Thursday, January 2, 2014

The Silence of God

It's enough to drive a man crazy; it'll break a man's faith 
It's enough to make him wonder if he's ever been sane 
When he's bleating for comfort from Thy staff and Thy rod 
And the heaven's only answer is the silence of God 

So when the questions dissolve into the silence of God 
The aching may remain, but the breaking does not 
The aching may remain, but the breaking does not 
In the holy, lonesome echo of the silence of God

~ Andrew Peterson, The Silence of God

Three-quarters of the way through Christmas I am looking backwards. Around Christmastide I tend to ponder the passage from Genesis when God pronounces the curse, and in the same breath, He offers the promise of a forthcoming Redeemer. I look back at Isaiah nine's promise of a great light and Wonderful Counsellor, or the Suffering Servant in chapter fifty-three. Then I jump ahead to Luke one and two, or John chapter one and get fired up about God becoming man - because let's face it, that is a phenomenal, staggering, once-in-history kind of event. But in my reading I skip over Malachi, the last book of the Old Testament. I skim right over four hundred years of silence from God. As far as we know, there were no public prophets of God between Malachi and Matthew. Even God's chosen people were sitting in great darkness, as Isaiah describes.

Here I pause to remember that God was very quiet for all those years. Quietly He set the things in motion for all that needed to happen to prepare the time and place for Jesus to enter the world. But quiet work is often unnoticed.  

Silence is not something fallen humans are good at dealing with, particularly in our techno-centric culture. I cannot even go hiking without meeting someone texting on their iPhone, or hearing boeing jets high above. What do you do when it gets quiet? Do you have an overwhelming urge to turn on music or sermons or a film? Are you able to live comfortably in silence with another person - or are you always wracking your mind for a question to ask or something to say if you are around them? When we are faced with silence or immobility, we almost instantly crave a diversion. A ten second pause in a conversation (especially on the phone) has us squirming in discomfort. 

I imagine that the Israelites did not do well with silence either. They surely looked for a diversion. Whether they became idolaters or adulterers, tax collectors for the growing Roman Empire or zealots, they were not listening for the rustling of divine robes or the whispers of God. 

Still the words of the final prophet rang in the hearts of some old souls: "But unto you that fear My name shall the Sun of righteousness arise with healing in His wings..." The sky turned just a shade less black. And more promises tumbled around in the hearts of some men: "Behold, I will send you Elijah the prophet before the coming of the great and dreadful day of the Lord..." The East grew pearl grey. There were rumours about a man near the Jordan River who wore rough clothing and ate wild locusts. Perhaps a prophet had appeared after four hundred very long years. And then the Light broke on the scene, asking the Pharisees what they had gone out into the wilderness to see, a prophet? Yes, a prophet, the voice of one crying in the wilderness...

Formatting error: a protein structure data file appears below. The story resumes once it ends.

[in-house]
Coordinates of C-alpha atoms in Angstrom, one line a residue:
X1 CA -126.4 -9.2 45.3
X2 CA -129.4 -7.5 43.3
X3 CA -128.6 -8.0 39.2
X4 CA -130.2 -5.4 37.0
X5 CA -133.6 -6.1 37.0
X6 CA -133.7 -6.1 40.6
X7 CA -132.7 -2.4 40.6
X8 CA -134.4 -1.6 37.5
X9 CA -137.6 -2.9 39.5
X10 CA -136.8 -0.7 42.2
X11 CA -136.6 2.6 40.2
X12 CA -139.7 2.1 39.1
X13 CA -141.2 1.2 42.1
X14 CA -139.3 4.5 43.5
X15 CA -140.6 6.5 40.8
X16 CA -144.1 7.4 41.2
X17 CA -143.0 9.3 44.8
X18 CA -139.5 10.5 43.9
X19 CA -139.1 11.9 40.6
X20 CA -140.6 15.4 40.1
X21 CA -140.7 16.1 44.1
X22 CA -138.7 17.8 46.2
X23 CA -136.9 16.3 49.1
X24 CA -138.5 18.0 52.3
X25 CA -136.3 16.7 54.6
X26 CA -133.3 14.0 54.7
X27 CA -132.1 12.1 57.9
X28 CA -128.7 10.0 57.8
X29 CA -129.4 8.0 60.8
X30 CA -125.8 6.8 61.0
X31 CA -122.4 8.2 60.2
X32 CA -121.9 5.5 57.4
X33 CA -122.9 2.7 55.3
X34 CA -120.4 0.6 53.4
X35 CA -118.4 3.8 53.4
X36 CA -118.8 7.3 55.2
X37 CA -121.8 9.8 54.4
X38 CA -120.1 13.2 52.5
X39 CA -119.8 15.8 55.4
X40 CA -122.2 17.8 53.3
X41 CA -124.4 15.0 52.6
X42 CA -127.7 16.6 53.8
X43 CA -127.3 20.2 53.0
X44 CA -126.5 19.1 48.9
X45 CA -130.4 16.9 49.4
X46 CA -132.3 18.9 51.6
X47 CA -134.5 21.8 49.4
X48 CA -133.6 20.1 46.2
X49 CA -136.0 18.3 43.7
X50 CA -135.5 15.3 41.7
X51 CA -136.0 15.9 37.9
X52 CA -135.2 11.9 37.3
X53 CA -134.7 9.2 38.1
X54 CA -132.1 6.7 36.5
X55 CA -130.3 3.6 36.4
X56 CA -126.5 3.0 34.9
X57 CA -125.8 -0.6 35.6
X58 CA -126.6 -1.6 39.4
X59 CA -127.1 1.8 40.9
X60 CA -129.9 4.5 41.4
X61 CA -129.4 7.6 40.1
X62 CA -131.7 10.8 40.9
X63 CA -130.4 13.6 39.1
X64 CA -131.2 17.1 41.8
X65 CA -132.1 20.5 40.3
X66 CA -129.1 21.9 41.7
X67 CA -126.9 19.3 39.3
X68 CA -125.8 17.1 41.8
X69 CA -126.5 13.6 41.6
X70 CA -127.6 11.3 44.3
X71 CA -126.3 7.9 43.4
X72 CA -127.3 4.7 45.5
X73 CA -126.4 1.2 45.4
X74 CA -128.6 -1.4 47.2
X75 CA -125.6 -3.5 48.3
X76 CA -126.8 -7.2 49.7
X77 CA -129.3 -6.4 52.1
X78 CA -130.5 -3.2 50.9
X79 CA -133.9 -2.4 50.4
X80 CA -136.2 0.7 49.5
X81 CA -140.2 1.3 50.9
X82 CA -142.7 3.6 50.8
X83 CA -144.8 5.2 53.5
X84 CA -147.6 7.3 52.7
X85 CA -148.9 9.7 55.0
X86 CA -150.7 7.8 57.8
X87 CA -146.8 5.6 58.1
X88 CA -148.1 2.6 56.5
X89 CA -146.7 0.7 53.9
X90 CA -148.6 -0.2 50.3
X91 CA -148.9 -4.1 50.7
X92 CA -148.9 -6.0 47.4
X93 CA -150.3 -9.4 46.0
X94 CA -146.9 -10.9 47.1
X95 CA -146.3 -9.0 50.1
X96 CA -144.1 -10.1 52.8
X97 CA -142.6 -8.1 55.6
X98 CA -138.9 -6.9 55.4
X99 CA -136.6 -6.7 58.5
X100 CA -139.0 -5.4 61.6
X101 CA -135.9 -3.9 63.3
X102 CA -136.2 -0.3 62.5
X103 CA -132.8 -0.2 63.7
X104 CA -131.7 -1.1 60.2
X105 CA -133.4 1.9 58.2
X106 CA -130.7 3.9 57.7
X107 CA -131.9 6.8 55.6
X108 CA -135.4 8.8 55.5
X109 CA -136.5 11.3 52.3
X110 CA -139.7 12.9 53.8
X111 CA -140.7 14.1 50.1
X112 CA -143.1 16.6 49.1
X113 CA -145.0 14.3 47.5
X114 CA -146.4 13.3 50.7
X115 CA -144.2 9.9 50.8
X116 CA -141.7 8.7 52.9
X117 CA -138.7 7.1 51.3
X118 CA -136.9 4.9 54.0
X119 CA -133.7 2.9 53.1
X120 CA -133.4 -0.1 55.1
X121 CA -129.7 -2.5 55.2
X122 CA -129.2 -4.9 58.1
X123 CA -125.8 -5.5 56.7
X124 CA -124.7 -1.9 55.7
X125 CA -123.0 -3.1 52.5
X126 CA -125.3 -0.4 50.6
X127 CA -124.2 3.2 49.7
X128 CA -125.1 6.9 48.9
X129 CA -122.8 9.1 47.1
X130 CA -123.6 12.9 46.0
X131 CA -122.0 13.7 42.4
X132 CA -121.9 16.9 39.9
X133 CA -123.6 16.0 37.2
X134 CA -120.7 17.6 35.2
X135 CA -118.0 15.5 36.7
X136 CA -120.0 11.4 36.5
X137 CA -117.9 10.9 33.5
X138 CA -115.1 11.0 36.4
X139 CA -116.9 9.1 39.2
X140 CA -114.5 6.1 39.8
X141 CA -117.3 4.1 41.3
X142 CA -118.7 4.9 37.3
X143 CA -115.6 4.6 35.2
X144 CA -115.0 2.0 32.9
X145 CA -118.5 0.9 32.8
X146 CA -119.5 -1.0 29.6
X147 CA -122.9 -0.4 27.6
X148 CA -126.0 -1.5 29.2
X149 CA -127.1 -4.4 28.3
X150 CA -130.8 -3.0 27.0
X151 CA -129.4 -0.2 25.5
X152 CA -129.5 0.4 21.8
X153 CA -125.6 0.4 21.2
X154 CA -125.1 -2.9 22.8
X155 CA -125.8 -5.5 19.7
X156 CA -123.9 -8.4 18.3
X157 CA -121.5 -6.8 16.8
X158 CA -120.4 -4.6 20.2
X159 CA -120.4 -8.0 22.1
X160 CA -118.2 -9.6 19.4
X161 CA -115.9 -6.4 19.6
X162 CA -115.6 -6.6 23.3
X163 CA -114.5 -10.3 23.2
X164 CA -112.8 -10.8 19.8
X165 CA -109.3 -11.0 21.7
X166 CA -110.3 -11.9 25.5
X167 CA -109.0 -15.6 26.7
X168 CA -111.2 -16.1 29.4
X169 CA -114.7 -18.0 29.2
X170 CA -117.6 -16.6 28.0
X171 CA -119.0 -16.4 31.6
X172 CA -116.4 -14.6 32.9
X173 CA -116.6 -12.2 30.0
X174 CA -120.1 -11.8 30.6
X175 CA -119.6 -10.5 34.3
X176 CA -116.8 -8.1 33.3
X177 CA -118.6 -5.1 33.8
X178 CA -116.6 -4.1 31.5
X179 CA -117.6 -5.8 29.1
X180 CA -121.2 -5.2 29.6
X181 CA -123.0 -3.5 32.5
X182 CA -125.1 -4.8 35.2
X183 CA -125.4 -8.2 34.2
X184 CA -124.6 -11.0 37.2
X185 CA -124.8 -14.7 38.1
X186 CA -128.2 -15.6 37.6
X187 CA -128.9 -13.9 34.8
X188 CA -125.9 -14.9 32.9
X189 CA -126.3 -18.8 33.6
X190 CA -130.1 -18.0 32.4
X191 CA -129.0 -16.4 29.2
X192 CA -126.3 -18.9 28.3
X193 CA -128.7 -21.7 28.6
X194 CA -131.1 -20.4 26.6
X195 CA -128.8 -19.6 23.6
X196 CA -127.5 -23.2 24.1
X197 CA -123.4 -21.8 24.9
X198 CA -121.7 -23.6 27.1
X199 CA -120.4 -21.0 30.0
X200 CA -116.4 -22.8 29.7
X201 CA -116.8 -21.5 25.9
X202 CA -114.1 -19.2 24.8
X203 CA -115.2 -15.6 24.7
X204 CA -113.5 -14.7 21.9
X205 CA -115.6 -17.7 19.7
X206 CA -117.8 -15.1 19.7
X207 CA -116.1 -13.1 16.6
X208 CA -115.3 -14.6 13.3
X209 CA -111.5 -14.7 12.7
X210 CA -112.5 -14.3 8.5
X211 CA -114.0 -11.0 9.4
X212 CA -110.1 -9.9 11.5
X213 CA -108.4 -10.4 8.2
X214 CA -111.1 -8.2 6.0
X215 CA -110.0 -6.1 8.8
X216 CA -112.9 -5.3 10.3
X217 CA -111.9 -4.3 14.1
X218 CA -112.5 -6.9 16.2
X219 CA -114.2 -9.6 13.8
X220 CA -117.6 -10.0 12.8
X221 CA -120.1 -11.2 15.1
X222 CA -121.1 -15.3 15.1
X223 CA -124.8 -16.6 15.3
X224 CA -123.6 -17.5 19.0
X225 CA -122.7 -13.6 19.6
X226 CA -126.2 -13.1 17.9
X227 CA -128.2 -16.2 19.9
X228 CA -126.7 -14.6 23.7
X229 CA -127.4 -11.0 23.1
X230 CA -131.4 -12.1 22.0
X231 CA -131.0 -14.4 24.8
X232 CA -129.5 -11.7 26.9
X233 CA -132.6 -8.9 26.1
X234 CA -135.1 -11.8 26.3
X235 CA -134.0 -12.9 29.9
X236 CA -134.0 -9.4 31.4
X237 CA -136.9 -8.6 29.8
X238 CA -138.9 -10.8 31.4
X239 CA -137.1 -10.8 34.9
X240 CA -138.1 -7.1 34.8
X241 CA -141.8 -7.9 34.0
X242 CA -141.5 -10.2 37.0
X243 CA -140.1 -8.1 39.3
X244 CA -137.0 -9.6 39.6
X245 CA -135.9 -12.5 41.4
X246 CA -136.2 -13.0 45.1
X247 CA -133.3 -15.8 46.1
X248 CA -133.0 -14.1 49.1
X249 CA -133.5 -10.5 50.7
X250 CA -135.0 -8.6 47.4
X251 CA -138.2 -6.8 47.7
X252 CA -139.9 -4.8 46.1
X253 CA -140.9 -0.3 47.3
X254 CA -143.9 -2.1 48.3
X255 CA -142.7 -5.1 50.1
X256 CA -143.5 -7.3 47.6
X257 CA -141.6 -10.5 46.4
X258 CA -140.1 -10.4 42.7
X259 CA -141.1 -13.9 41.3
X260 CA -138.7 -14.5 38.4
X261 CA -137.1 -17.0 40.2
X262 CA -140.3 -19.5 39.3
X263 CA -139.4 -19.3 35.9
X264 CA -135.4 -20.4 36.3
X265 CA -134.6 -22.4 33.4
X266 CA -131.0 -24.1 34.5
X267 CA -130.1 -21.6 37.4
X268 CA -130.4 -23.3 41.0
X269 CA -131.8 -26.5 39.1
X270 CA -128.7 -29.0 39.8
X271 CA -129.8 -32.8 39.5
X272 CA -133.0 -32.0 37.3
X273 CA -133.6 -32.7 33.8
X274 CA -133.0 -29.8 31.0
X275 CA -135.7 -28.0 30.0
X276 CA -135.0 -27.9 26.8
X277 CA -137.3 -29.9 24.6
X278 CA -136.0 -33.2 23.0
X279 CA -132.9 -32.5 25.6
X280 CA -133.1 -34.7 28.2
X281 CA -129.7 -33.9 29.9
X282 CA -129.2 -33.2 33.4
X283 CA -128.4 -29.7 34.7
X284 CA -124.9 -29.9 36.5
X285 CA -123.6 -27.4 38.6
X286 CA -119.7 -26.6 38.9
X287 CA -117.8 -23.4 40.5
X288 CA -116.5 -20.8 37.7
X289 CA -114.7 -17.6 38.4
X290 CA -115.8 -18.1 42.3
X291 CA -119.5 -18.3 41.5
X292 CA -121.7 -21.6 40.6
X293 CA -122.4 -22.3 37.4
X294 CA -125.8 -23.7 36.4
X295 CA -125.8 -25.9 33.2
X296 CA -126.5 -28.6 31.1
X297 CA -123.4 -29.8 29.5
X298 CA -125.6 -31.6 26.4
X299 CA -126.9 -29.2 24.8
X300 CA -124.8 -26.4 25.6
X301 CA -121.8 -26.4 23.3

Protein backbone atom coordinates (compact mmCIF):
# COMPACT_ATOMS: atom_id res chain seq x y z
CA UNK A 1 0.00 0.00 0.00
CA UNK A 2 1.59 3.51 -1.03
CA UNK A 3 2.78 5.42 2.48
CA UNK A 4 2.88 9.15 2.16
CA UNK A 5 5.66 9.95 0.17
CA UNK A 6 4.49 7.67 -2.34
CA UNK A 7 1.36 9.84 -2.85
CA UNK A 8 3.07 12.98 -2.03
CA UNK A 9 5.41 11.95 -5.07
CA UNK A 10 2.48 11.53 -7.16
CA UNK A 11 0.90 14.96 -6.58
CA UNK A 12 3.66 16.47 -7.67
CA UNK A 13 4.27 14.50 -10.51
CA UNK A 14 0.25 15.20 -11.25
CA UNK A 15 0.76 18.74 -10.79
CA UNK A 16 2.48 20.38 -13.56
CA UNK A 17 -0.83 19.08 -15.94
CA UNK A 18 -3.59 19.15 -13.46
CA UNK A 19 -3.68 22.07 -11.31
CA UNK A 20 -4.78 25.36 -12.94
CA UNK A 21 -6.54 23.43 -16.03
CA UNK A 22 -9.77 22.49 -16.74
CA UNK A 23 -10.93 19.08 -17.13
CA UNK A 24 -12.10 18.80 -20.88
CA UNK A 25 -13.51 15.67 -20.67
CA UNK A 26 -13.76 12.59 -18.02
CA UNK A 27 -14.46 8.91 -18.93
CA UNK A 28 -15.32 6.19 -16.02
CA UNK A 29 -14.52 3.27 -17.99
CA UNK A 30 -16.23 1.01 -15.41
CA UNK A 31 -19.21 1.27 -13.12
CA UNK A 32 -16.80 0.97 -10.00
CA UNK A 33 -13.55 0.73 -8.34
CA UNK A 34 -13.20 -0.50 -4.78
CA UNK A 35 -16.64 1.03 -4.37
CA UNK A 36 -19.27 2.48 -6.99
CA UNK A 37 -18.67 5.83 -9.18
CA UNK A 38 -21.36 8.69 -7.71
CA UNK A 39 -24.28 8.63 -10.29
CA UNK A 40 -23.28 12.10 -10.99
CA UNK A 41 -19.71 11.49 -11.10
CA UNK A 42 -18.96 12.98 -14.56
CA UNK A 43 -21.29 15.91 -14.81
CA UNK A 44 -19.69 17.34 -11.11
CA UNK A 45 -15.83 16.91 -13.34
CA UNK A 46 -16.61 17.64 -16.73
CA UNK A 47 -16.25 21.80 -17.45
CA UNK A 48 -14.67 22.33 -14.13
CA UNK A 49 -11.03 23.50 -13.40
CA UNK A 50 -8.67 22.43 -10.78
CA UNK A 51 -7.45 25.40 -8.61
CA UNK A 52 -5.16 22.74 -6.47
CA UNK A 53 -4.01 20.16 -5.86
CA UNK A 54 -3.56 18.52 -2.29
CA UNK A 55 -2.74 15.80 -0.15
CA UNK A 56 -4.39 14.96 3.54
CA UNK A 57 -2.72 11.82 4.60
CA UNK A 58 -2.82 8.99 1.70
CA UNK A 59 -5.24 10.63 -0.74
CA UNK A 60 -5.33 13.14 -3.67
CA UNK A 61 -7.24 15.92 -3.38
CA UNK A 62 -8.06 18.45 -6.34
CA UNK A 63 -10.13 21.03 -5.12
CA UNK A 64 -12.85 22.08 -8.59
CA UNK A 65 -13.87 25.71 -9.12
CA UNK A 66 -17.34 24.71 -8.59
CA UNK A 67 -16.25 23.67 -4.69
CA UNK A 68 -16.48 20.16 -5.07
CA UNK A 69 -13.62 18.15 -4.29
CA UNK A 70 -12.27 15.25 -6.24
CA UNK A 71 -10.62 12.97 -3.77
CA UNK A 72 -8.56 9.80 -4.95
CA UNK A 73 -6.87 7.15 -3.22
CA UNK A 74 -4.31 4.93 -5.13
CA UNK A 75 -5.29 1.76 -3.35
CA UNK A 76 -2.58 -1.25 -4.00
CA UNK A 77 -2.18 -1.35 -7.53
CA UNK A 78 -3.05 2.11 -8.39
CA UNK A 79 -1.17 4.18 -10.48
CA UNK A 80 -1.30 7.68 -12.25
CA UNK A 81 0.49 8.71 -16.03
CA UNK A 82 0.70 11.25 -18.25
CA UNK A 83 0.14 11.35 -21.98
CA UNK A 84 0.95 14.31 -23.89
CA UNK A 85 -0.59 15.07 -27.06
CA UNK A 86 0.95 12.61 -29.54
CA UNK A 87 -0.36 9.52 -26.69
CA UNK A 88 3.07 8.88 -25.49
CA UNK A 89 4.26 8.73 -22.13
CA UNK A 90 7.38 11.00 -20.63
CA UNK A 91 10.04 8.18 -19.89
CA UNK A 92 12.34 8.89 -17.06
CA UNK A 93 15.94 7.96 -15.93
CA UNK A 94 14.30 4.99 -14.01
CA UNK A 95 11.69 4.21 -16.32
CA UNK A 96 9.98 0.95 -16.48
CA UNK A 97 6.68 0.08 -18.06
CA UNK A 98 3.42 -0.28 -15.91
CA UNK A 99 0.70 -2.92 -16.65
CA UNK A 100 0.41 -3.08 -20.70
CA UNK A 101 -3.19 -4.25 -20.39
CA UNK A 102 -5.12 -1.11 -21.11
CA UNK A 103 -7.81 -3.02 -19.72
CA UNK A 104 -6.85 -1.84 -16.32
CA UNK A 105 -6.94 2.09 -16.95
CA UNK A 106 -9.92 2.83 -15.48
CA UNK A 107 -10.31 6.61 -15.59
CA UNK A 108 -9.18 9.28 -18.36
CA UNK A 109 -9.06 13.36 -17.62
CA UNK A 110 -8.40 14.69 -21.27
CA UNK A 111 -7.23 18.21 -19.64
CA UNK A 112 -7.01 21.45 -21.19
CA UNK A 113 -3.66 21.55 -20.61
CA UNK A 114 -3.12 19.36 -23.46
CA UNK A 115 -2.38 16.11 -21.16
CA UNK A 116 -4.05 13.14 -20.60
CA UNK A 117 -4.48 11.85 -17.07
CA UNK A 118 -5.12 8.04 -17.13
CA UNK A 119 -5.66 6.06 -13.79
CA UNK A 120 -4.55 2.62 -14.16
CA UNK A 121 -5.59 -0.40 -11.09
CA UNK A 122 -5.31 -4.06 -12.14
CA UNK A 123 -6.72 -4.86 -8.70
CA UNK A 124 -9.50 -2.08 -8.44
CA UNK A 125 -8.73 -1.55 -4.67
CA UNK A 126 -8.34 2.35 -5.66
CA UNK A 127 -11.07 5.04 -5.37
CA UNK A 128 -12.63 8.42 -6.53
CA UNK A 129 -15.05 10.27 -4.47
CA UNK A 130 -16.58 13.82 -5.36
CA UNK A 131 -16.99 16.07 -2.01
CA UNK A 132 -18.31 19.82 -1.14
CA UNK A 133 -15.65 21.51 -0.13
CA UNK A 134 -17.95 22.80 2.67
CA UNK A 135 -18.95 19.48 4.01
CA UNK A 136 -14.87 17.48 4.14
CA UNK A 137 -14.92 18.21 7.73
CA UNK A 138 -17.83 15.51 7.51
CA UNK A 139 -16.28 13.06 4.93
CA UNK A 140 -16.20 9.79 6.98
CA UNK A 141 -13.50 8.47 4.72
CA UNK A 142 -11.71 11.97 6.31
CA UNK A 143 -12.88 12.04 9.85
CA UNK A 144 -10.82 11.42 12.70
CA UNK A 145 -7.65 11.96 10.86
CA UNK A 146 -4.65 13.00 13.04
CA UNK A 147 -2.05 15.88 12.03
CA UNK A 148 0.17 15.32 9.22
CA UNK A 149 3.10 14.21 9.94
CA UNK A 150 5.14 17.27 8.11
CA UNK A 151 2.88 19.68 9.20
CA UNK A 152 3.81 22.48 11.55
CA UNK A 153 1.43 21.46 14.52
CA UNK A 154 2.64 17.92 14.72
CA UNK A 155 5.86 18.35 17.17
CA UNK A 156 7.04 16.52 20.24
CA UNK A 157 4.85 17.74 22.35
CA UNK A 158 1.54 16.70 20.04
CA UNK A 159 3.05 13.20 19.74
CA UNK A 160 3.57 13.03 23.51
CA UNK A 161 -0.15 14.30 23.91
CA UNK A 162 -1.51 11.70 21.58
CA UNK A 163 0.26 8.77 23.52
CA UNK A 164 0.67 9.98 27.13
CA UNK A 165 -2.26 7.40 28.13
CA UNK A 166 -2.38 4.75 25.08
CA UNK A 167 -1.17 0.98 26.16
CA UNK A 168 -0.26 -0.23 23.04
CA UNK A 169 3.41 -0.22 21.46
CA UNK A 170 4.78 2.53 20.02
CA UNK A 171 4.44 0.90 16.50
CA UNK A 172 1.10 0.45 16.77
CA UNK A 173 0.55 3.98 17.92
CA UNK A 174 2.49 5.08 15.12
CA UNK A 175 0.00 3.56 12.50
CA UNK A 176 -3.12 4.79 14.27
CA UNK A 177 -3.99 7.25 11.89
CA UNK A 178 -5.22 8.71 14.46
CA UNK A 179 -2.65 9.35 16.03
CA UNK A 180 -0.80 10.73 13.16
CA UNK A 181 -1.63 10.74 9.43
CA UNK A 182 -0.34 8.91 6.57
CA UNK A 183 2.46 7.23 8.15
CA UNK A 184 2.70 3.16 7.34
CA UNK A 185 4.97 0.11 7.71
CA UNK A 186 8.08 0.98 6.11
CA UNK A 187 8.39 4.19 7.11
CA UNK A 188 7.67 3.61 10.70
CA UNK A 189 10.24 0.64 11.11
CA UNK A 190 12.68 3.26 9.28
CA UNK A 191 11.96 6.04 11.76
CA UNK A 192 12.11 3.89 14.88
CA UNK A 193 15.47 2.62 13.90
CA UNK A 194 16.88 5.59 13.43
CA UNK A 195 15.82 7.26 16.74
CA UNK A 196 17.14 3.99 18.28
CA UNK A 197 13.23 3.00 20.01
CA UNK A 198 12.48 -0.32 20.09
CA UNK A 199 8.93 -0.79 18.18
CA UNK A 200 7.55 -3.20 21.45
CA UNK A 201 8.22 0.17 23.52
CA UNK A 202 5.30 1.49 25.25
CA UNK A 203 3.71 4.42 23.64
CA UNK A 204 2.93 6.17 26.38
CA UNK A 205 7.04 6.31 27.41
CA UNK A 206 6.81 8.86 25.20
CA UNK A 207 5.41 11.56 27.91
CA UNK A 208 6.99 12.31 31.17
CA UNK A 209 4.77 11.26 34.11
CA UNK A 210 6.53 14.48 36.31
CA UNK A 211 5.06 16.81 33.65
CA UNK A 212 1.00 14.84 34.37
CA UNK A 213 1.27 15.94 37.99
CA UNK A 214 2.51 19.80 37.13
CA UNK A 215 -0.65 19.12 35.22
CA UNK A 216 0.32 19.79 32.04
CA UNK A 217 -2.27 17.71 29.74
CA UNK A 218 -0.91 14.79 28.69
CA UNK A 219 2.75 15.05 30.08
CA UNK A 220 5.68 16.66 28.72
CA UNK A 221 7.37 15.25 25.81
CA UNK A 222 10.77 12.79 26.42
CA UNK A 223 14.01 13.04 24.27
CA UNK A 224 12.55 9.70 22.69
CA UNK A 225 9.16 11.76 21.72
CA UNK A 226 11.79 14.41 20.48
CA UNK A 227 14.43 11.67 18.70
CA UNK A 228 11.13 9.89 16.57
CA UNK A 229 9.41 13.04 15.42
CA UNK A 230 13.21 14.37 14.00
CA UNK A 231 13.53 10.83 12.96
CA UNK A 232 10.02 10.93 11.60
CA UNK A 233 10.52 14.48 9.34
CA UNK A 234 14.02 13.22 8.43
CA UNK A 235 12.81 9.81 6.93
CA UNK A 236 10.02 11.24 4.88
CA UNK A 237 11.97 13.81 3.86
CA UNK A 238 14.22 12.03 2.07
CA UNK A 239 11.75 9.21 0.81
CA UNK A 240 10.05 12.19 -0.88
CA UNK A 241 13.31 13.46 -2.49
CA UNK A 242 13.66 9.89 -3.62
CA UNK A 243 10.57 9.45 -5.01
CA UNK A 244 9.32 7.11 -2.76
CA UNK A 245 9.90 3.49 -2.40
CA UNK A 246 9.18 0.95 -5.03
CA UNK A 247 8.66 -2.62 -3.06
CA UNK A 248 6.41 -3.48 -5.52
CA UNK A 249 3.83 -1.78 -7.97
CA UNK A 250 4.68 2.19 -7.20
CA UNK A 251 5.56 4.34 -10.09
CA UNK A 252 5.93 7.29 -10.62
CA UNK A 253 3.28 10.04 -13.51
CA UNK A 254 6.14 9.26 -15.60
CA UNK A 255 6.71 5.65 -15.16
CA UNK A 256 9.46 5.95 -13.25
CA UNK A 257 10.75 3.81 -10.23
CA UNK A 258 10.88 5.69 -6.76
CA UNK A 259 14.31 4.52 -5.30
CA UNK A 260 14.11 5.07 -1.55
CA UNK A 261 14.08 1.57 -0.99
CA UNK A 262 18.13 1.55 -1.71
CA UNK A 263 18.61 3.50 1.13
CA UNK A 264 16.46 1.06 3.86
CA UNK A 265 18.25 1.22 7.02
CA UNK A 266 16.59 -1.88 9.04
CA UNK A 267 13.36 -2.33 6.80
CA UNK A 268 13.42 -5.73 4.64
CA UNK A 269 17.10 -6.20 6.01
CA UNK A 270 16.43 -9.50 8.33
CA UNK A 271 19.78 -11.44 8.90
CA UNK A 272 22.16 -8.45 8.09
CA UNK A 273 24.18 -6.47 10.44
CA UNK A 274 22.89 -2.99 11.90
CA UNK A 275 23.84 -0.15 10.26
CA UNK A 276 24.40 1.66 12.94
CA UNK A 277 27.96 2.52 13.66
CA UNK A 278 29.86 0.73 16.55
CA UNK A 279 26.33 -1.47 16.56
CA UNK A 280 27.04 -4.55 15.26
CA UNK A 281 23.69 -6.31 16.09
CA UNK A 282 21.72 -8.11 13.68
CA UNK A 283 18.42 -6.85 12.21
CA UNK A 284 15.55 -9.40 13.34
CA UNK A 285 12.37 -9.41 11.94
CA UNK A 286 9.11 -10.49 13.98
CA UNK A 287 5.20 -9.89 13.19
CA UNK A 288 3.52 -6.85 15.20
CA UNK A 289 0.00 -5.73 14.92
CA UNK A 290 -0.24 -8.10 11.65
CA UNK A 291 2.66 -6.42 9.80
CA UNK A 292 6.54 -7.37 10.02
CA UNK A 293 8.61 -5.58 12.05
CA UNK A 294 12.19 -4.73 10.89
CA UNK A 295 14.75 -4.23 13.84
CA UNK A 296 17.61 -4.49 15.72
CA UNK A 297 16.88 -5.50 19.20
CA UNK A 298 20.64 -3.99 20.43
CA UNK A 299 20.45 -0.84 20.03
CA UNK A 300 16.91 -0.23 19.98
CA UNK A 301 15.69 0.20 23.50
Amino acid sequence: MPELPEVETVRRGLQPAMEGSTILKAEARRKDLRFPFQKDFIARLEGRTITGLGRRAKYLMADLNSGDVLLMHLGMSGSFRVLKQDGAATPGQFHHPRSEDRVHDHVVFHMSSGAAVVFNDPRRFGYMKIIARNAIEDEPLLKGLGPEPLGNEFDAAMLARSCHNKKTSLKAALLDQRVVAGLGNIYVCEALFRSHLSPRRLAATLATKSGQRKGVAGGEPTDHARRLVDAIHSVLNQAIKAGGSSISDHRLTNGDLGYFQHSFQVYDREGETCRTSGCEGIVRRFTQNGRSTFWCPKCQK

But I have jumped ahead to the voice, to the light... Let's go back to the silent darkness. Why? Because many persons (Christians and non-Christians alike) sit in silent darkness in various life circumstances. Many are waiting for the dawn, for the light of hope to spill across the horizon of their lives -- but it is year one-hundred-thrirty-five in the four hundred years of silence. The end is not even in sight. We feel left alone in our cravings and addictions. We feel like we will never get beyond the breaking point in our marriage. We feel overwhelmed with failure or debts. Is the Sun of Righteousness going to rise, or are we just stuck here? 

Many faithful men died during those four hundred taciturn years. And for a couple of thousand years prior, men had died without the promised Messiah's appearance. But they did not die in despair. They died in expectant hope that the Messiah would come. Rather than being distracted with dumb idols of wood, stone, and silver, they set their eyes way down the road, looking unto the Author and Finisher of their faith. They never saw Him in this life, only His shadow.

There are times when we live in the solid darkness, when all we hear from God is silence. The ancients called it the 'dark night of the soul'. We call it 'impossible to bear', that weighty silence. Yet we are "pressed but not crushed," as Paul says. Or as Andrew Peterson put it above, the aching may remain, but the breaking does not. At some point the faithful Israelites saw the consummation of their hope - but not in this life. We look back on the incarnation, the resurrection as the fulfilment of our hope. When we experience the silence of God, we know that it is not forever. The aching may remain all of this life, but the breaking does not... In the holy lonesome echo of the silence of God.

~ Johanna

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